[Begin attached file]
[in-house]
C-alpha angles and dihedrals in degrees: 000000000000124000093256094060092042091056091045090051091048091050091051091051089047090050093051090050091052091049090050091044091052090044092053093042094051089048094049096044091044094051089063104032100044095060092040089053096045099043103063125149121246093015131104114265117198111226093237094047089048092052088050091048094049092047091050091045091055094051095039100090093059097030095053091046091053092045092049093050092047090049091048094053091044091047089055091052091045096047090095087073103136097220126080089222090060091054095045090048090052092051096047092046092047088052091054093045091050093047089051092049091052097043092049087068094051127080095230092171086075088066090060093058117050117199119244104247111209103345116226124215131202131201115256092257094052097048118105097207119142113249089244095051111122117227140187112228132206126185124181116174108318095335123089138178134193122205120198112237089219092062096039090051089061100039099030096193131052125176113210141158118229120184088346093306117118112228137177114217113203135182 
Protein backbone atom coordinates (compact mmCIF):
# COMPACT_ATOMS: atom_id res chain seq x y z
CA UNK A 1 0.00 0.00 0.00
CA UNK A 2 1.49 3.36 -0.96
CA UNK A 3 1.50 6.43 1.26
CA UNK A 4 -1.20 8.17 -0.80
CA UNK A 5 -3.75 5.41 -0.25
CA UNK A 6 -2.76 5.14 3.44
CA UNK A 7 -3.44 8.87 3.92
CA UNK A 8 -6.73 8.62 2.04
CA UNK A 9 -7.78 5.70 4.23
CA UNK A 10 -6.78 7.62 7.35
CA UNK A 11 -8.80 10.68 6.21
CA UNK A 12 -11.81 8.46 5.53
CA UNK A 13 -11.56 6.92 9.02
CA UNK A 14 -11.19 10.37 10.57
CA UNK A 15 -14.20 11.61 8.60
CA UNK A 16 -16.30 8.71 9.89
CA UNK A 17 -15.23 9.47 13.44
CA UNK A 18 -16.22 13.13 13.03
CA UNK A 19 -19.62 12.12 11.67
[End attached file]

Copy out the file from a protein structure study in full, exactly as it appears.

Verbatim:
[in-house]
C-alpha angles and dihedrals in degrees: 000000000000124000093256094060092042091056091045090051091048091050091051091051089047090050093051090050091052091049090050091044091052090044092053093042094051089048094049096044091044094051089063104032100044095060092040089053096045099043103063125149121246093015131104114265117198111226093237094047089048092052088050091048094049092047091050091045091055094051095039100090093059097030095053091046091053092045092049093050092047090049091048094053091044091047089055091052091045096047090095087073103136097220126080089222090060091054095045090048090052092051096047092046092047088052091054093045091050093047089051092049091052097043092049087068094051127080095230092171086075088066090060093058117050117199119244104247111209103345116226124215131202131201115256092257094052097048118105097207119142113249089244095051111122117227140187112228132206126185124181116174108318095335123089138178134193122205120198112237089219092062096039090051089061100039099030096193131052125176113210141158118229120184088346093306117118112228137177114217113203135182 
Protein backbone atom coordinates (compact mmCIF):
# COMPACT_ATOMS: atom_id res chain seq x y z
CA UNK A 1 0.00 0.00 0.00
CA UNK A 2 1.49 3.36 -0.96
CA UNK A 3 1.50 6.43 1.26
CA UNK A 4 -1.20 8.17 -0.80
CA UNK A 5 -3.75 5.41 -0.25
CA UNK A 6 -2.76 5.14 3.44
CA UNK A 7 -3.44 8.87 3.92
CA UNK A 8 -6.73 8.62 2.04
CA UNK A 9 -7.78 5.70 4.23
CA UNK A 10 -6.78 7.62 7.35
CA UNK A 11 -8.80 10.68 6.21
CA UNK A 12 -11.81 8.46 5.53
CA UNK A 13 -11.56 6.92 9.02
CA UNK A 14 -11.19 10.37 10.57
CA UNK A 15 -14.20 11.61 8.60
CA UNK A 16 -16.30 8.71 9.89
CA UNK A 17 -15.23 9.47 13.44
CA UNK A 18 -16.22 13.13 13.03
CA UNK A 19 -19.62 12.12 11.67